I don't believe amor vincit omnia. Love doesn't conquer all, timing does. I was head over heels in love with the father of my children; he taught me kung fu, Chan Buddhism, and the power of truly seeing every glass as being half full. "When the student is ready, the teacher will come." And it went both ways. He was raised at Shaolin Temple and I taught him a lot about living in America and running a business. 

I was sure we'd be together forever, watch our kids and grandkids hand in hand. But after 12 years of living, working, and raising children together, the love eroded slowly and surely, like a single drop of water on a rock that eventually bores a hole through it. And other than the trauma suffered by the children, I'm happy that my heart got to start anew and experience the inimitable magic of falling in love all over again.

I am strongly opposed to staying together for the children, which I think is bad for everyone. Even if the parents are Oscar winning actors who can convince the world that they are still happily in love, a child, even a baby, knows when something is amiss because they are bound to us by a profound energy that nothing can disrupt nor deceive. When I told my mentor Michael Ostin that things were bad between my ex and I, he said "Soph, is that the model of love you want for your children?" No.

I honestly don't know how couples stay together for a lifetime. I'm not saying it's impossible, nor that it's not beautiful, just that it's so hard to maintain. If we believe that we are ever evolving, which we should strive for, what are the odds that the person we fall in love with at 20, or even 30, will continue to unfold at both the same rate and in the same direction as us for the rest of our lives?

Since my ex I've met some incredible men and fell deeply in love with one in particular who was the best I've ever had in so many ways. But none of these relationships lasted because of timing--whether it was because I didn't want a boyfriend or children, he was living in another city, or he was incessantly on his grind or in a relationship.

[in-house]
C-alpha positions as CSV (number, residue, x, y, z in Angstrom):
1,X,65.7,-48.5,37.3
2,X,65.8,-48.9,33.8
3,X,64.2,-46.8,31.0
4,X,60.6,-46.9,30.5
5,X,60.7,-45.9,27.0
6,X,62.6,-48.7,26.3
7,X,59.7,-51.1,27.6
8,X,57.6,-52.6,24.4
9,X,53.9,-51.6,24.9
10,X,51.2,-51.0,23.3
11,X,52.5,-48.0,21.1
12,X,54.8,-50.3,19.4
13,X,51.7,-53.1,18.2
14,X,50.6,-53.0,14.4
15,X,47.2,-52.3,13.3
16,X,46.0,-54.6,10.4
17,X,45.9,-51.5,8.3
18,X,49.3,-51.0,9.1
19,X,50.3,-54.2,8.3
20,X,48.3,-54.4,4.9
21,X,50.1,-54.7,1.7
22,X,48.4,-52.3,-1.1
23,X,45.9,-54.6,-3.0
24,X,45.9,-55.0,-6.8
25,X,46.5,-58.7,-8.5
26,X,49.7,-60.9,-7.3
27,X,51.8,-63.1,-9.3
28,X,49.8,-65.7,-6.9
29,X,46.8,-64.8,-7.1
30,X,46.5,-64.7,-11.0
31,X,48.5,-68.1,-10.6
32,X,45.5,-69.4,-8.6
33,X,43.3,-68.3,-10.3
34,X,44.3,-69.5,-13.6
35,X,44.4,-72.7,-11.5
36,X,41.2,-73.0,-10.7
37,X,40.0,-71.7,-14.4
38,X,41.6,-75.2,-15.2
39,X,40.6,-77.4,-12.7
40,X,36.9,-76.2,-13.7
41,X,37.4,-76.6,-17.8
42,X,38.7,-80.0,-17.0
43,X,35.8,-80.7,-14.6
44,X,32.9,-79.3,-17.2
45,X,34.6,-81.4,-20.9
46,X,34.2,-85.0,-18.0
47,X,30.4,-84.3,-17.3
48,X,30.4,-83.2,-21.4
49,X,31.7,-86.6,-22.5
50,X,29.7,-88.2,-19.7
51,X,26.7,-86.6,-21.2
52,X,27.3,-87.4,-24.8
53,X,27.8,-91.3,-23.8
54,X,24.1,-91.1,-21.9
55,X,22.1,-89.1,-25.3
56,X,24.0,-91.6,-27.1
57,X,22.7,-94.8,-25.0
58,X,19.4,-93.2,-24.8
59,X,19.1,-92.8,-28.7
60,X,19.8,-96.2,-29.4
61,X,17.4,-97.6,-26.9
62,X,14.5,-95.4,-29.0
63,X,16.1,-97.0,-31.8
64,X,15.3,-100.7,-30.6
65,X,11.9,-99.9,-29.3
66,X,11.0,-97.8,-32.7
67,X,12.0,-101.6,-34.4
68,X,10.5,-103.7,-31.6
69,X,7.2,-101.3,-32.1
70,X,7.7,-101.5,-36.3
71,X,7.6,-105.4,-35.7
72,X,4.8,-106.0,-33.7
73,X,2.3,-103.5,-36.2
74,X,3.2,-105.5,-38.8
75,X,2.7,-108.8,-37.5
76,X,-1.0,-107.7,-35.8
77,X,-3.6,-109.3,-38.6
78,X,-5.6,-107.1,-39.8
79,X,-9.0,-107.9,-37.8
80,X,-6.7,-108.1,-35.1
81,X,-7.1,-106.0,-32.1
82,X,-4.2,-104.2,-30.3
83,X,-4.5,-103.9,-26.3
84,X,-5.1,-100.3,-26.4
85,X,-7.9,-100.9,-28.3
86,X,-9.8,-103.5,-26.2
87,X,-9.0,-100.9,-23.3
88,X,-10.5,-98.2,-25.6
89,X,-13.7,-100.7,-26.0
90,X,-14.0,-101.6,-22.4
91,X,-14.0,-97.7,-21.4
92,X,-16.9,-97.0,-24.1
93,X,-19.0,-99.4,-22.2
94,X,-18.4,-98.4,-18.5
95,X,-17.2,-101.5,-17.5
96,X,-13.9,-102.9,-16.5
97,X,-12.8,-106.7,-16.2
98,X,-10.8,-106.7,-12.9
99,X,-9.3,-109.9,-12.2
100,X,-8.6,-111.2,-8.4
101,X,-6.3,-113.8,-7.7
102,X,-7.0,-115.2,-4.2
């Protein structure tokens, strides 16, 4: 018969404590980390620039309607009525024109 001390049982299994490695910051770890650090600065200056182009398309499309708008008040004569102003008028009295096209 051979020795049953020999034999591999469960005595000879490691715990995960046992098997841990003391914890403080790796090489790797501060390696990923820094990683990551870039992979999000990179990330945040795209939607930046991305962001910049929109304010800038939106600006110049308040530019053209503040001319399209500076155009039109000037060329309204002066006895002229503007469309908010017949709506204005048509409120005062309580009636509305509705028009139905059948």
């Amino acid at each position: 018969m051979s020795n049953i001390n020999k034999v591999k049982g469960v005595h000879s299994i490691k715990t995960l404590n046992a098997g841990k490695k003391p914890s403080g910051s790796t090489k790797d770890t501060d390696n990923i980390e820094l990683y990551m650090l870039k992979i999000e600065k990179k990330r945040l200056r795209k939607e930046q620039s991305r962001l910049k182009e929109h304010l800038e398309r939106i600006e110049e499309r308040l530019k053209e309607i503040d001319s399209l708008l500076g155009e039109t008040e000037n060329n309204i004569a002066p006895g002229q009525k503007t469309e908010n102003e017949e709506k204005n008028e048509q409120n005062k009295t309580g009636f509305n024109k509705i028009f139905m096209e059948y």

I think the Hallmark notion of a sole soul mate is a dangerous emotional fallacy. As I age, I grow, and only want to be with someone who inspires me to cultivate my garden, to quote Voltaire, and for whom I can do the same. I love and believe in myself too much to stay in an uninspired relationship for fear that there isn't someone else out there for me. In fact, I know that there are someone elses just waiting to collide into me and explore this beautiful mysterious journey of love.



This was my theme song as I was coming out of my post-marriage funk. It was produced by my boy Raphael Saadiq and written by Diane Warren. I traveled to Europe in the fall of '07 with the wonderful Sam Martin and I listened to this non-stop. When my marriage was ending, several friends said "You're the strongest person I know." That's a profound compliment but I never said to myself "Be strong, Sophia! You'll get through this!" I always knew everything would be fine. I've never lost sleep over a break up or cried myself to sleep or couldn't get out of bed. Life is too short and once I've made a decision to leave, I'm out and never look back.

When it first became clear that my ex and I were not going to be together, I was afraid: of failure, of humiliation, of what to tell my parents. But--after four years of trying and sitting on my shrink's couch--it was an easy decision. I remember telling my mentor Michael Ostin that things were bad and he said "Is that the model of love you want for your kids, Soph?" That resonated deeply with me, particularly as I've learned so much about parenting and family from him.

And so, there I was: single, post 40, two kids, and everyone is communicating via text, sexting, sending dirty pictures. I was like Austin Powers who had just come out of his cryogenic coma. But, like everything else, I figured it out with the help of my friends. I remember the first time I had sex post-marriage Joan said "Just put on some sexy underwear and go for it." Then she remembered that all my panties looked like they were bought in bulk at Costco, and they were all large. She said "Soph, in what fucking world are you a large?!" But I did have one pink thong and got it together, got it on, and the rest is history which I'll discuss more in future posts.